Giving Compass' Take:

· Kate Stringer at The 74 explains what social-emotional learning is, how schools are applying it, and the benefits that it has had on youth development and student outcome. 

· How are schools measuring the impact of social-emotional learning on their students? What SEL tools are available for teachers to use?

· Read more about social-emotional learning and the future of education

What is SEL?

Social-emotional learning, commonly referred to by its acronym, SEL, is a method of promoting holistic child development by teaching students skills such as self-regulation, persistence, empathy, self-awareness, and mindfulness.

Why are schools teaching social-emotional learning?

Social-emotional learning has practical benefits for the classroom by teaching students to regulate their emotions, pay attention, and work well with their peers. But it does a lot more than that: SEL has been shown to boost students’ test scores and grades, promote on-time graduation and college enrollment, increase students’ financial earnings as adults, and support their mental and physical well-being.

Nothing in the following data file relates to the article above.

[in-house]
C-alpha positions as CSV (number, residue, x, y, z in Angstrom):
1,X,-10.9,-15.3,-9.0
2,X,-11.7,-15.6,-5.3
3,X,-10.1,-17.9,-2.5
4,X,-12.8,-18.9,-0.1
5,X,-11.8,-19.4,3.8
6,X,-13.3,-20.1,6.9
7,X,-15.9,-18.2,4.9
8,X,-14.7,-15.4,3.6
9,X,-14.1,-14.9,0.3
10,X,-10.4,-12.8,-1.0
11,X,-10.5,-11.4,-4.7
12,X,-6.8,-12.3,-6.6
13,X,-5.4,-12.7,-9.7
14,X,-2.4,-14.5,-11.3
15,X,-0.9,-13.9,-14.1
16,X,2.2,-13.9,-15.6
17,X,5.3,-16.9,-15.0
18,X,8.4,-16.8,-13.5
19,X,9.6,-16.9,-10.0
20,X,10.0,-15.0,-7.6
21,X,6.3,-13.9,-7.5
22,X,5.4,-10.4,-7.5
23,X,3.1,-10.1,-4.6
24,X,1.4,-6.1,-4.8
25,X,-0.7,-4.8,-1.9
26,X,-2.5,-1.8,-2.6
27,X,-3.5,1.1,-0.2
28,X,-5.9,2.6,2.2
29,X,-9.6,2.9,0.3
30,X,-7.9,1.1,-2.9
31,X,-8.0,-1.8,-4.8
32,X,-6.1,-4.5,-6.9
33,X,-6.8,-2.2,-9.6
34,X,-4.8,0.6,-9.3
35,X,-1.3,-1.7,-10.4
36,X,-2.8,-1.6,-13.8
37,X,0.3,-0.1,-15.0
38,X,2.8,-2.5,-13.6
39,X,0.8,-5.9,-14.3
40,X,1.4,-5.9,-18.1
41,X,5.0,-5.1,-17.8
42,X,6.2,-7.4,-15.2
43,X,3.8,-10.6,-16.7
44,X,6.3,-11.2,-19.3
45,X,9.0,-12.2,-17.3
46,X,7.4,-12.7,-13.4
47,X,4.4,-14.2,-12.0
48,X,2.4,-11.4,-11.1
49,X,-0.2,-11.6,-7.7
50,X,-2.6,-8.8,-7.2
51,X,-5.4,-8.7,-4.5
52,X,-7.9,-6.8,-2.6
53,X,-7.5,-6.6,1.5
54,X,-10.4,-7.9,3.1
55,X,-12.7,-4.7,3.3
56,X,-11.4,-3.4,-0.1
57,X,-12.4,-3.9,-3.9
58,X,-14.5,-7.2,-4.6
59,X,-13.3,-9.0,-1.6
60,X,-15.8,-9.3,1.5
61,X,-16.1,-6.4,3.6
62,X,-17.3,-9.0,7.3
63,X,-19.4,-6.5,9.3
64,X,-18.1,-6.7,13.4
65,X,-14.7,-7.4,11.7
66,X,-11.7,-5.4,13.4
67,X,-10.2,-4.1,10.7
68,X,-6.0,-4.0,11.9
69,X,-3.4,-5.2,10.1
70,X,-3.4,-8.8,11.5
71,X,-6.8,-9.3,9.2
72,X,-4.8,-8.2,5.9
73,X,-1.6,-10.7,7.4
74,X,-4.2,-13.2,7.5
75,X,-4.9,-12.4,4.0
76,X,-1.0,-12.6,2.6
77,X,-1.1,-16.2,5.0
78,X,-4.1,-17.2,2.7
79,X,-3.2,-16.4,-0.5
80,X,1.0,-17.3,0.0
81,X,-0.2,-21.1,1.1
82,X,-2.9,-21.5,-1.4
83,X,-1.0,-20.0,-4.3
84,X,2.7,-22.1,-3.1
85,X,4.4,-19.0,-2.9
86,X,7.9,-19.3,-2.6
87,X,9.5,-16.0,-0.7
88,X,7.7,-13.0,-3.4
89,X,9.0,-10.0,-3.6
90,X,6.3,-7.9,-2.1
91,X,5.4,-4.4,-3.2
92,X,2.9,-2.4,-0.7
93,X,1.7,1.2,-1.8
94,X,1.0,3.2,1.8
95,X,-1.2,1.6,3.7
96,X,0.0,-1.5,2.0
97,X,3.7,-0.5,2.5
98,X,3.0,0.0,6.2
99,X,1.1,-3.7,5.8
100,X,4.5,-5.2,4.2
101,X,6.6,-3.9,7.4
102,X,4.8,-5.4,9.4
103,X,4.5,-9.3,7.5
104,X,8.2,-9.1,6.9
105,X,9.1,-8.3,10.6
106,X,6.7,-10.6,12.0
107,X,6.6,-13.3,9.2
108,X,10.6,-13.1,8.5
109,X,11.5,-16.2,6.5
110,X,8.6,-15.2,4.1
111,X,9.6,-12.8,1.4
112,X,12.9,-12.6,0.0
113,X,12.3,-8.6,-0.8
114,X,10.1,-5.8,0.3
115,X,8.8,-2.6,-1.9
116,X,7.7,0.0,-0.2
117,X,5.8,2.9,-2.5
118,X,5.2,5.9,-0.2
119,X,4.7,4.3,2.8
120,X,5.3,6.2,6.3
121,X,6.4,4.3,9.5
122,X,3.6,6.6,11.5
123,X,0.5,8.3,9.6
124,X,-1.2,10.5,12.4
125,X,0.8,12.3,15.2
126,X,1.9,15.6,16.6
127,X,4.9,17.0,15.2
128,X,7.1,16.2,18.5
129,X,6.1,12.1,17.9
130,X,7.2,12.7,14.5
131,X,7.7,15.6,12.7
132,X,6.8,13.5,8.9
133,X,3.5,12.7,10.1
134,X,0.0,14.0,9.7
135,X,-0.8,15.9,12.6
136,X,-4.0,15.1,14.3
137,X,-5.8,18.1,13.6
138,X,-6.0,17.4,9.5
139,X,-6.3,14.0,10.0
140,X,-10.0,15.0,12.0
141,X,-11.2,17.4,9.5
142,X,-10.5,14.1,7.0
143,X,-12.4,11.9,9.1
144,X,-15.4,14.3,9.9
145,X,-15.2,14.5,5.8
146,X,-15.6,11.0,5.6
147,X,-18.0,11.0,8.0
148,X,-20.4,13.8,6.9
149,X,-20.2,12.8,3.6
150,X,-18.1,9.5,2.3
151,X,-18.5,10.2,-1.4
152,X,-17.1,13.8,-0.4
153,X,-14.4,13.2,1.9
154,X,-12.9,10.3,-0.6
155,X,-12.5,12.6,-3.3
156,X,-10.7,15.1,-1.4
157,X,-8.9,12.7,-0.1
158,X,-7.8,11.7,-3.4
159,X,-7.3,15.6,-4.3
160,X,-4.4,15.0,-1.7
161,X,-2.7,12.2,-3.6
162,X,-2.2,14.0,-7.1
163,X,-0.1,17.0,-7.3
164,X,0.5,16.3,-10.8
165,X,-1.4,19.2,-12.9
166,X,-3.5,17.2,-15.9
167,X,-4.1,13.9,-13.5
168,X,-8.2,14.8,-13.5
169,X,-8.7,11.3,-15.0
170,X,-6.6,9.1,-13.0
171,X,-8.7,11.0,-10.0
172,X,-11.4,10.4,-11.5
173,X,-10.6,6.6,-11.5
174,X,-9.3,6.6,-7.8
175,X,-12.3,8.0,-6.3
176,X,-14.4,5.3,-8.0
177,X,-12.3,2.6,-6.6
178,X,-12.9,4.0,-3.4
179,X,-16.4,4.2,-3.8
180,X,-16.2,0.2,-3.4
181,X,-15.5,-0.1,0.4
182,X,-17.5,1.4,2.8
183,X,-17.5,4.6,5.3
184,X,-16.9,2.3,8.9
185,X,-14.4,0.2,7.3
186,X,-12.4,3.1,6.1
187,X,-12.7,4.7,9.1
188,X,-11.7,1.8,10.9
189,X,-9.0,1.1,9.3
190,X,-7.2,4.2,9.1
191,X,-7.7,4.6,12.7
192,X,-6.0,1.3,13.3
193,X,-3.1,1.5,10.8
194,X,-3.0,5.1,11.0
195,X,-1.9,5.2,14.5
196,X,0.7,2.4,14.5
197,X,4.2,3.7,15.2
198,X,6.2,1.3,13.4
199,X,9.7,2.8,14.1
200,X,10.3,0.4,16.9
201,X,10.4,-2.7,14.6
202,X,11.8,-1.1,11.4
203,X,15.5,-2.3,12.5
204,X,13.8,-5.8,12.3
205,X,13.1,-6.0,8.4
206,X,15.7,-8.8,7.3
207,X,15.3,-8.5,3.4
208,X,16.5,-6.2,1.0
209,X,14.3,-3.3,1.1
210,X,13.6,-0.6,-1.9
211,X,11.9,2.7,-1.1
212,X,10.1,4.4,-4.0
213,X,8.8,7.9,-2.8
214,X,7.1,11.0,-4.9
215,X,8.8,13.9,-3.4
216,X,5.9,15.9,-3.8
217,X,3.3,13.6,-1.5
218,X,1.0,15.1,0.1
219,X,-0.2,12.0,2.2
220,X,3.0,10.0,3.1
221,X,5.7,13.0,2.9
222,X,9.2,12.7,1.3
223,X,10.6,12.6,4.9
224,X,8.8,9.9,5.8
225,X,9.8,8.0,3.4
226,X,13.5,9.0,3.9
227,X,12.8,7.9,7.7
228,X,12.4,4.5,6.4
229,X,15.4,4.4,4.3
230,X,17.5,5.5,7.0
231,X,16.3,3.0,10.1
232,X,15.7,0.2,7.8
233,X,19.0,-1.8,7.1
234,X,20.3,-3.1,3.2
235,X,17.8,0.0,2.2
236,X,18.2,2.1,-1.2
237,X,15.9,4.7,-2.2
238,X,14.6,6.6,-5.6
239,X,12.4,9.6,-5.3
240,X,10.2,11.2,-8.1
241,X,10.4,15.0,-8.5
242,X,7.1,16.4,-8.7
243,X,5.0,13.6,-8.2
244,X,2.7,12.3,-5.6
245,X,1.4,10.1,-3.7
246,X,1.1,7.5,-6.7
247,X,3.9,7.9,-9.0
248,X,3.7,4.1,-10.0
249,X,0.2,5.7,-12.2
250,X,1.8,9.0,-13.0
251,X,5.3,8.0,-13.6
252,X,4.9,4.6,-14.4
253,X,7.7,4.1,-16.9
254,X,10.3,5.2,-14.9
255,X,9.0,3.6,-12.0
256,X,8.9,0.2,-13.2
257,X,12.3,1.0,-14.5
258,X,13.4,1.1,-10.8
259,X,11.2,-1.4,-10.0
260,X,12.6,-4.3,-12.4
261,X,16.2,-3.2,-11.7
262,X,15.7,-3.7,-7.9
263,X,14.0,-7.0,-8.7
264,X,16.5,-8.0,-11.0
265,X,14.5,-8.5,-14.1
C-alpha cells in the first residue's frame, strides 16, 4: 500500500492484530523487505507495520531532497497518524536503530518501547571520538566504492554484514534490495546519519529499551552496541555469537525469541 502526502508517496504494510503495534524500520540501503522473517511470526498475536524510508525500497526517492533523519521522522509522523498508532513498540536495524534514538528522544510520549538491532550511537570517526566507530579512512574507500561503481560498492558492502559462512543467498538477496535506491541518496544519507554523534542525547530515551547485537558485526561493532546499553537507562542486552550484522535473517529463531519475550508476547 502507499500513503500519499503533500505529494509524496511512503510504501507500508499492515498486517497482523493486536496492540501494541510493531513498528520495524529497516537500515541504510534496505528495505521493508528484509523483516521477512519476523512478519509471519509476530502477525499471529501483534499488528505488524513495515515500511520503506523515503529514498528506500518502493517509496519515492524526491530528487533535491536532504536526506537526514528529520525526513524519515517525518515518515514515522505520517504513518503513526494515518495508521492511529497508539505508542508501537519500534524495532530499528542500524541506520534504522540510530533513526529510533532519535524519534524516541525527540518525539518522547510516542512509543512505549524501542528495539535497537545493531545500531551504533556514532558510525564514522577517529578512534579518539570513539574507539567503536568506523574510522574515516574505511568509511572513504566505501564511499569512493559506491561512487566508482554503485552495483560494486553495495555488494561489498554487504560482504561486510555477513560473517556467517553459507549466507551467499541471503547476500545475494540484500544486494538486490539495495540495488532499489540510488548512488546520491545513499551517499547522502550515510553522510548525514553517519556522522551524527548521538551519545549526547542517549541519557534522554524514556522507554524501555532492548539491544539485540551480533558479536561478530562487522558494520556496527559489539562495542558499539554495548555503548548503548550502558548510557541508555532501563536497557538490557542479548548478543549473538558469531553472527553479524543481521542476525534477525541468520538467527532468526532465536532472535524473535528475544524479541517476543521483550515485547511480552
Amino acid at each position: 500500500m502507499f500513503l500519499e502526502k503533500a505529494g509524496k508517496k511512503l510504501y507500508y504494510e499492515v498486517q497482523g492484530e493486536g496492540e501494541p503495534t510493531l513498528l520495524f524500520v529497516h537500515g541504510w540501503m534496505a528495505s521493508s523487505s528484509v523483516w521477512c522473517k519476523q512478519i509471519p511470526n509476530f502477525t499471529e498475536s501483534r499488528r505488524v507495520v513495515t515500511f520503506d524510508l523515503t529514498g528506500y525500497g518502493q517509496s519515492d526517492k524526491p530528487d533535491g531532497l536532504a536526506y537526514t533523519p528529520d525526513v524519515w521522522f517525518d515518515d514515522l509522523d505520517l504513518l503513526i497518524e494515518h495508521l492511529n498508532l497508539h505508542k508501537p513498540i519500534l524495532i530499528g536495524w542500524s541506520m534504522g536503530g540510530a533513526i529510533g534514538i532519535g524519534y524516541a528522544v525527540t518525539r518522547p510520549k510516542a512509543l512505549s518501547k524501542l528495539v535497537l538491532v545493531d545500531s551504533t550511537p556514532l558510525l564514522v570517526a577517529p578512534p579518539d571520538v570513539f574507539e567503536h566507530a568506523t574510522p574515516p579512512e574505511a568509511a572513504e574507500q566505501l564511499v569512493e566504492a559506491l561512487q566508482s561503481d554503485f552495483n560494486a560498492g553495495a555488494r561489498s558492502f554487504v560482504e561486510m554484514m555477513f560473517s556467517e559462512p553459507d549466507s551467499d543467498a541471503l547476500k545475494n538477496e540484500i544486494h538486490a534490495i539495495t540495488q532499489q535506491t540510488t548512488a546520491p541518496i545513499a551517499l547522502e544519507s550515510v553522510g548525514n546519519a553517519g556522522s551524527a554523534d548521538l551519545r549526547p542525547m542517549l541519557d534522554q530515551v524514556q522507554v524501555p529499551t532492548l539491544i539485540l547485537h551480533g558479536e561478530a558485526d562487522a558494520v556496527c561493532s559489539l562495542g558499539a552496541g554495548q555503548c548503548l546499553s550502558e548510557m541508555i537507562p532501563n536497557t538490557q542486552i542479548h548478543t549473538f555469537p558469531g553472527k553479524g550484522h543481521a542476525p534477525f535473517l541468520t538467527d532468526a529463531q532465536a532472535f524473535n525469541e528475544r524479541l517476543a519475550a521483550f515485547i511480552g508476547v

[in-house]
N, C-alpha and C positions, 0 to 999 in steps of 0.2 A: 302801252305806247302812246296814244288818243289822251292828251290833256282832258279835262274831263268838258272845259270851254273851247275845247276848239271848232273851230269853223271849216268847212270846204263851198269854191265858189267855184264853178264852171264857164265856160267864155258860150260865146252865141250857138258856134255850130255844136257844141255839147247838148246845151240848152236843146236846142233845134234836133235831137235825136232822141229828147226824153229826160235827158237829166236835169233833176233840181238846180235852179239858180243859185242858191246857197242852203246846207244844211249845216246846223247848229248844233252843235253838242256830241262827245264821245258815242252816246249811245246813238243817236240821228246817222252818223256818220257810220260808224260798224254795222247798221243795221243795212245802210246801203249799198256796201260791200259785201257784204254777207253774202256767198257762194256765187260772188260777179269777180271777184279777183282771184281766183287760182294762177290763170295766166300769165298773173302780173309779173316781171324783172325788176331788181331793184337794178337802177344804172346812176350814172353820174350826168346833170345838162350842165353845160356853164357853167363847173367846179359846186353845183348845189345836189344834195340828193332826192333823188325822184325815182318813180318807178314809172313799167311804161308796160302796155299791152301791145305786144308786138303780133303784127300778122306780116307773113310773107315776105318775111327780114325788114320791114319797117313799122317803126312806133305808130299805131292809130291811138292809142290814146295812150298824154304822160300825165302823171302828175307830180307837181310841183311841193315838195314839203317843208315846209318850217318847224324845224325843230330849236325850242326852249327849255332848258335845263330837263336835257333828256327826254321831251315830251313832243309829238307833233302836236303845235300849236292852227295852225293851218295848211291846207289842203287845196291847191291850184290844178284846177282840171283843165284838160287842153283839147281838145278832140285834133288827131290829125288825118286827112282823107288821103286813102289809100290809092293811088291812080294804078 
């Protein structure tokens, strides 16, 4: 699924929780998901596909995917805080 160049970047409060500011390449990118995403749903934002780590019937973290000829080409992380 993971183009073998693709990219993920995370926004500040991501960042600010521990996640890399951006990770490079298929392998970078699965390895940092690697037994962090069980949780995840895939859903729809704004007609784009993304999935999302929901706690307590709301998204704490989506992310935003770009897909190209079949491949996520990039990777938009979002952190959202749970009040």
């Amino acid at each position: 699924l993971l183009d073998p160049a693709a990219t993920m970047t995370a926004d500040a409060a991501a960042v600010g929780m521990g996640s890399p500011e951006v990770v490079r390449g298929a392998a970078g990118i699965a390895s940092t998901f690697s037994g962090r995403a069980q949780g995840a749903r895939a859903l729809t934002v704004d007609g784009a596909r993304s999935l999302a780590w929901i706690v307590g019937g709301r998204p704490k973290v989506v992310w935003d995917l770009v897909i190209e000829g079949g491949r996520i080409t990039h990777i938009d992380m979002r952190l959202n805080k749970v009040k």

What specific skills should students learn?

SEL researchers and leaders agree on three areas:

  • Cognitive — Executive-function skills that help students manage themselves by regulating their own behavior, paying attention, remembering lessons, and organizing tasks.
  • Social — Skills that help students get along with others by teaching compassion, collaboration, communication, listening, conflict resolution, and social cue recognition.
  • Emotional — Skills that help students manage feelings like anger, frustration, and sadness, and teach them to recognize these emotions in others.

Read the full article about social-emotional learning by Kate Stringer at The 74.